Tuesday, December 27, 2005

One.org

I'm a huge u2 fan, and have heard Bono speak about poverty in Africa for years. I've been skeptical, because corruption seems so deeply ingrained in Africa that I found it hard to believe anyone could do any good for the people who really need it. But, Bono persisted. And the cause grew. Now, fighting corruption is listed amongst the top goals for a relatively new but star-studded anti-poverty organization: one.org.

I believe that evil thrives in darkness but runs from light. As celebrities, politicians, athletes and citizens like us shine a bright spotlight onto the issue of corruption in Africa, the corrupt will run and hide or be caught and stopped. And if we are steadfast, finally, light will shine in the "Dark Continent," and its people will feel the warmth of enlightenment and break free from the chains of poverty.

Add your voice to the millions of others who are supporting one.org. If you're reading this: you have a computer and you can read... which makes you immeasurably better off than the average African. So simply adding your name to the list of supporters is the least you can do. They don't want our money, just our voices.

Wednesday, December 07, 2005

Report Shows Oil-for-Food Funded Saddam's Appetite for WMD

From Wikipedia:

The Duelfer report, released on 30 September 2004, described in a key finding the impact of the Oil-for-Food Programme on Saddam's regime:

• The introduction of the Oil-For-Food program (OFF) in late 1996 was a key
turning point for the Regime. OFF rescued Baghdad’s economy from a terminal
decline created by sanctions. The Regime quickly came to see that OFF could be
corrupted to acquire foreign exchange both to further undermine sanctions and to provide the means to enhance dual-use infrastructure and potential WMD-related development.[vol. I, p.1] (emphasis added)

Iraq and France Working To Undermine Oil-for-Food from the Start?

From the Wikipedia overview of the Oil-for-Food program:

"The Oil-for-Food Programme (Oil-for-Food Program in American English),
established by the United Nations in 1996 and terminated in
late 2003, was intended to allow Iraq to sell oil on the world market in exchange
for food, medicine, and other humanitarian needs for ordinary Iraqi citizens without allowing Iraq to rebuild its military. The program was introduced by the US Clinton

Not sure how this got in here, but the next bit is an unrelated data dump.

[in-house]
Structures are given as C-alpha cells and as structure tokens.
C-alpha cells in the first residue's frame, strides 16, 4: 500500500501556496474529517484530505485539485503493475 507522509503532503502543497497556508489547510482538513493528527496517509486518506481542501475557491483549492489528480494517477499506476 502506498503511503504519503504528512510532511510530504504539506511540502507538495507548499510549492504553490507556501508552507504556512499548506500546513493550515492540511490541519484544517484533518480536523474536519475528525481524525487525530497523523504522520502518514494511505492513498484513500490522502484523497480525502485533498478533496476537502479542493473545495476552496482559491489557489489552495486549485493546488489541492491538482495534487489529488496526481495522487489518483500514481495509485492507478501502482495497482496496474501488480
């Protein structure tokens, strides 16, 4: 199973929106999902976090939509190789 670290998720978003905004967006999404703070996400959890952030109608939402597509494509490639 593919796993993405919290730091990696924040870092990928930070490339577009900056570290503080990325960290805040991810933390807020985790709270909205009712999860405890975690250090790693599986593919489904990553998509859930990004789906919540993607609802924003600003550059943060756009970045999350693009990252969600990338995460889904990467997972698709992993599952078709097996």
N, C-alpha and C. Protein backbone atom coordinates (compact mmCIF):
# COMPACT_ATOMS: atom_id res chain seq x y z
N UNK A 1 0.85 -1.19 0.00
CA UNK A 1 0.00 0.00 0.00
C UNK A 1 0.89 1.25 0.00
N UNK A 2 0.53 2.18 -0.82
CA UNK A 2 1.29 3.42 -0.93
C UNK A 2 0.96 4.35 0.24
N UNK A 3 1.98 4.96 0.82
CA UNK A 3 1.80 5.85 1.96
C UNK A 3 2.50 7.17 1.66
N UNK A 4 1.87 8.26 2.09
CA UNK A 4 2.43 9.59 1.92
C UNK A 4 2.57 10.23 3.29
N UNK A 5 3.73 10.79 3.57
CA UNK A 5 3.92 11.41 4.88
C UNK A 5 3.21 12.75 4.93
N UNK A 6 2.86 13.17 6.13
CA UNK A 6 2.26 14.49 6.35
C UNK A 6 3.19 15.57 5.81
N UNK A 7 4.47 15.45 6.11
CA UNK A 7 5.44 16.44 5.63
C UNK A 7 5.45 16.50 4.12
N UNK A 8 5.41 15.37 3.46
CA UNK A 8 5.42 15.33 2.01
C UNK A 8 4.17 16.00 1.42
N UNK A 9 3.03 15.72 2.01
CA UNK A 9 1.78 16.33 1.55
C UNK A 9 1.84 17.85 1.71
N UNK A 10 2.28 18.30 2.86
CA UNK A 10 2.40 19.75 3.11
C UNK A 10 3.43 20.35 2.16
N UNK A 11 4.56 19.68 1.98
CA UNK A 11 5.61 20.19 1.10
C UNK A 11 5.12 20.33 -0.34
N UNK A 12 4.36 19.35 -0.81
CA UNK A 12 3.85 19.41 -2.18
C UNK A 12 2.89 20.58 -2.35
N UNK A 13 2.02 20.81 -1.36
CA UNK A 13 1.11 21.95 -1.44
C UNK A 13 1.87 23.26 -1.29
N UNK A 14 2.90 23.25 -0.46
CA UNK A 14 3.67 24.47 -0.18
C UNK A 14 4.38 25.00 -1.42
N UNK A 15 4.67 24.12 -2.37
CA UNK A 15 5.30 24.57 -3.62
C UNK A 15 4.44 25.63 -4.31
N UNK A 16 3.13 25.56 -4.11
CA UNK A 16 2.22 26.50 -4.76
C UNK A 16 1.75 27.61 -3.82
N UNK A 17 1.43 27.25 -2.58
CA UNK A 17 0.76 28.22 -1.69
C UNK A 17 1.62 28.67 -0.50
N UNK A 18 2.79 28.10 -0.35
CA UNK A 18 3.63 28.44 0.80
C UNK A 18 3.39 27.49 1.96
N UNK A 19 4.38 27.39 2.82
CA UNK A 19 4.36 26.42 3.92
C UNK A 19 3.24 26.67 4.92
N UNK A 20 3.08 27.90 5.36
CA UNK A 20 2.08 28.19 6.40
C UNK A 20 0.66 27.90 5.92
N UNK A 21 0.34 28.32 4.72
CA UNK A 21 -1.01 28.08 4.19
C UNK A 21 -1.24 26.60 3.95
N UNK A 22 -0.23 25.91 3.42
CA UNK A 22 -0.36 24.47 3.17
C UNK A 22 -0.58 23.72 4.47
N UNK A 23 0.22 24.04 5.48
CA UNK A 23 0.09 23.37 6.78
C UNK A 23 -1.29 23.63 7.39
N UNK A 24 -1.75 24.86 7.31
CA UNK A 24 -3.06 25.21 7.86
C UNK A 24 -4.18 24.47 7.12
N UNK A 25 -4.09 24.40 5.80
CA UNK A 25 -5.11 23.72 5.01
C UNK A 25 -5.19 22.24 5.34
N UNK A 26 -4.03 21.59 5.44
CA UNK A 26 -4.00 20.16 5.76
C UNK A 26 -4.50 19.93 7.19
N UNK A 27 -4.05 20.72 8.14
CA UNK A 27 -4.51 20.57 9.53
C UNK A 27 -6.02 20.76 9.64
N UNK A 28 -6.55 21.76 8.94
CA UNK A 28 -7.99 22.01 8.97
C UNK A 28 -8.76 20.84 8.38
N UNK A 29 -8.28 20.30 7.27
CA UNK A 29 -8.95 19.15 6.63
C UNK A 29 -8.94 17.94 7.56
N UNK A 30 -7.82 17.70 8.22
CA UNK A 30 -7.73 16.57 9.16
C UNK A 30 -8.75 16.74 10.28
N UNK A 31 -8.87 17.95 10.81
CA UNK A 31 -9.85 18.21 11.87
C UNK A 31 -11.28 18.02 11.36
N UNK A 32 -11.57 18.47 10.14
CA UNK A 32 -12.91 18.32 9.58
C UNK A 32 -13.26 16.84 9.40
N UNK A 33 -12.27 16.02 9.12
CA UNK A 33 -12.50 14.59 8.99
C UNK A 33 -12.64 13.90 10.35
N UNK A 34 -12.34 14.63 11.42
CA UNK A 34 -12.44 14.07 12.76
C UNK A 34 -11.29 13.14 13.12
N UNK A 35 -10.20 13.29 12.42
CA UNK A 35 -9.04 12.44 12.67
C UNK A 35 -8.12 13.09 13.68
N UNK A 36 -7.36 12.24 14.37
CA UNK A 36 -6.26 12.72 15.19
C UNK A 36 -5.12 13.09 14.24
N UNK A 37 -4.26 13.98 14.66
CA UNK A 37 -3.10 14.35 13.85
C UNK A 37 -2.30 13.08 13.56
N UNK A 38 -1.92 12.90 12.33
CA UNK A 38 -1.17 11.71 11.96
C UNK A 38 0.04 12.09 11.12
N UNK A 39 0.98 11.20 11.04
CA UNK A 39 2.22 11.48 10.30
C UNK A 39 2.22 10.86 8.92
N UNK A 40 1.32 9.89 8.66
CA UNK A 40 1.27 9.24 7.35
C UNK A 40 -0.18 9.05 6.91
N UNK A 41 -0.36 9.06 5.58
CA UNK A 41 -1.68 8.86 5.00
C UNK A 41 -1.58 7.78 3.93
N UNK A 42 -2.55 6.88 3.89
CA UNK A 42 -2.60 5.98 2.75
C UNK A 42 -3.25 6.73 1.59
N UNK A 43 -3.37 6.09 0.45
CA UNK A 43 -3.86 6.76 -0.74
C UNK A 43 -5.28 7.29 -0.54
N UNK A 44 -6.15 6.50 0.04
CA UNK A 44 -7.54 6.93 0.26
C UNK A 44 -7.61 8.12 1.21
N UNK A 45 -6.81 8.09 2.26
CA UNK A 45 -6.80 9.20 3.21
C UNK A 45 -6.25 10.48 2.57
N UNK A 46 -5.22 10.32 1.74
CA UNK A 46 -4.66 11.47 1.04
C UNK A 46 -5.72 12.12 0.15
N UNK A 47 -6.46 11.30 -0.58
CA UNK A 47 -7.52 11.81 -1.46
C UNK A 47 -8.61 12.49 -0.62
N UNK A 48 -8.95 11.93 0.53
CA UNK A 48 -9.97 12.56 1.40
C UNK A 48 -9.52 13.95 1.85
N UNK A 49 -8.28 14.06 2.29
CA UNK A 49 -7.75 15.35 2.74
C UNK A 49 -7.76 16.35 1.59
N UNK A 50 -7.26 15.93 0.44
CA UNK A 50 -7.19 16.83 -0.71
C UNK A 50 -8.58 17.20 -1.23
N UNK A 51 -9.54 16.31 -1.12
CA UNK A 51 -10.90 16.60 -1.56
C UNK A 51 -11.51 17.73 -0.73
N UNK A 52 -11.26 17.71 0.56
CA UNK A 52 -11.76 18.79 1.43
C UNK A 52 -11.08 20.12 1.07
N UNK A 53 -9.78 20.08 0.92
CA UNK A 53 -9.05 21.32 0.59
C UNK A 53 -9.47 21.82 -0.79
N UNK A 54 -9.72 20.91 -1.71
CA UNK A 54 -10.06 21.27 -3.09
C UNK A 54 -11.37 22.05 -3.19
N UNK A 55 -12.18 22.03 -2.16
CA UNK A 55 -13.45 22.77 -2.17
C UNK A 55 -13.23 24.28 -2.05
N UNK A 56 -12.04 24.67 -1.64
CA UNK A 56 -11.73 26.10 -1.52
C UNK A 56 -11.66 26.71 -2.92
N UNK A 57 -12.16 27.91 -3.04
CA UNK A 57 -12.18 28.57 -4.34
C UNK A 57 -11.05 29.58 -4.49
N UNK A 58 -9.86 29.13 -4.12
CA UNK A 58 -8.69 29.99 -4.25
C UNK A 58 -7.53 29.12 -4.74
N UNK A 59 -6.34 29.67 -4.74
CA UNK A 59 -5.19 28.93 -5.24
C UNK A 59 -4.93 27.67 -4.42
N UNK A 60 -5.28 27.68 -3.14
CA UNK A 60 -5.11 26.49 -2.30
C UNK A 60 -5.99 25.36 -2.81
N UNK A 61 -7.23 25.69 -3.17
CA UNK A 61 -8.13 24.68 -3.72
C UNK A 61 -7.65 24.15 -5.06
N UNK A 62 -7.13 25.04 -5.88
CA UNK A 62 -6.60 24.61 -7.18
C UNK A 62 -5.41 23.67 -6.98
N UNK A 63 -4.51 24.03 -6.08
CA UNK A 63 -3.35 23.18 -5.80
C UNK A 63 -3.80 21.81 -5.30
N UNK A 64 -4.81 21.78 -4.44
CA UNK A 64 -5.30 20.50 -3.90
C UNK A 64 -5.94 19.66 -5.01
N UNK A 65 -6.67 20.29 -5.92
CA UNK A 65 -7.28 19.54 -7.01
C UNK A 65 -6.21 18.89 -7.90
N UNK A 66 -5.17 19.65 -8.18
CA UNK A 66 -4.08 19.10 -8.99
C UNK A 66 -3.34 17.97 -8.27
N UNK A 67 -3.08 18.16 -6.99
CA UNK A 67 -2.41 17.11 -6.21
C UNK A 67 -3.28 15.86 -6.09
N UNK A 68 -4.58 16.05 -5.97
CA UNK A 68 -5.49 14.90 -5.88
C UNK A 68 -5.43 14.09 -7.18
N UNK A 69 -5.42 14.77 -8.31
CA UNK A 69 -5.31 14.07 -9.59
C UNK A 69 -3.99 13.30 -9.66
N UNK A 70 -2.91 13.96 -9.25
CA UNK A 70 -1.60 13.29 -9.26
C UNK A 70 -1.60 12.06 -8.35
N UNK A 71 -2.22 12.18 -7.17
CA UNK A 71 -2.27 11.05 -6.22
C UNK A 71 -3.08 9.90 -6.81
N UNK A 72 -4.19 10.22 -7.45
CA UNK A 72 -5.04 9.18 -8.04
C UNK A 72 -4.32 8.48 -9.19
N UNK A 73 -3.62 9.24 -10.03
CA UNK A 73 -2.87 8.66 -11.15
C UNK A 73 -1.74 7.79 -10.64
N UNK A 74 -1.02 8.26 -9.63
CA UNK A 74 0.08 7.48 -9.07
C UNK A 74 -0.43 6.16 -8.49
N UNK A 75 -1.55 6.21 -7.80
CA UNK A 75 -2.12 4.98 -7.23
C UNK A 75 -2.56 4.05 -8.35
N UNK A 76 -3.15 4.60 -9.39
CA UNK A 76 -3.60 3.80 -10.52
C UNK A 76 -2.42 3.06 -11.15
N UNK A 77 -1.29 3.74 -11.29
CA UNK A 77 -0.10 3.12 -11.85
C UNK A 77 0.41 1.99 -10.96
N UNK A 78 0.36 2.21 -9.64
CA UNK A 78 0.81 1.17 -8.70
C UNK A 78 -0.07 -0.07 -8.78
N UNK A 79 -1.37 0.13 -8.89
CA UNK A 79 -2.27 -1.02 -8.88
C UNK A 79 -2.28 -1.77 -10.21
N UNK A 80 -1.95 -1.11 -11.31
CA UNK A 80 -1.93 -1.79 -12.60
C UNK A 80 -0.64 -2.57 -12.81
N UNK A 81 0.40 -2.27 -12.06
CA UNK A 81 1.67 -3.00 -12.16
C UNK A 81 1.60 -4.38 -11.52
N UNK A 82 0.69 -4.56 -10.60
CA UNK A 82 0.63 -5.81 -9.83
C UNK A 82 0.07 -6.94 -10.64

Administration
in 1995 that nevertheless opposed the further liberalization
of the proposal pursued by Iraq and France."


So, even before the program was approved, IRAQ and FRANCE were working together to further liberalize the program. Any doubts that was because they saw opportunity for extreme graft?

Tuesday, November 22, 2005

Where's the Outcry?

Not much buzz about the 2,200 companies and governments who funded Iraq's army and insurgency through the oil-for-food program.

The Moderate Voice and The Reaction at least point out that a French diplomat has admitted to accepting kickbacks. Gee, wonder why the French didn't want to support enforcement of the UN's resolution to go to war with Saddam if he didn't disarm and adhere to sanctions levied on Iraq in the 90s?

Saturday, October 29, 2005

Corruption Costs Lives: The U.N. Oil-for-Food Scandal

On Thursday, Paul Volcker, former Fed Chairman and current Chairman of the Independent Inquiry Committee investigating corruption in the U.N. Oil-for-Food program issued an eye-opening, jaw-dropping report that more than 2,200 companies and government agencies, especially from France and Russia, were illegally giving millions of dollars in kickbacks to Saddam Hussein.

These companies, agencies and their leaders and the corrupt officials at the U.N. should be held accountable for their crimes, which likely kept Saddam in power longer than he otherwise would have been able to. The elder Bush and members of the Clinton administration couldn't understand how Saddam stayed in power through the late 90s and early 2000s. Well, this is how.

The illegal kickbacks to Saddam paid for his torture and rape chambers, the countless sins of his sons, his pusuit of WMDs, his funding and promotion for terrorism including payments to families of homicide bombers attacking Israel, his oppression of the Kurds and Shiites, repression of women, etc.

Without the money from these kickbacks, would the War in Iraq have been necessary? Would the insurgency be as well supplied? Would France and Russia have blocked a larger coalition and a unified world response to Saddam's violation of U.N. sanctions? How much of this money was funnelled to terrorists, directly by Saddam or indirectly through his henchmen? Would 2,014 American soldiers and counting have been killed in Iraq?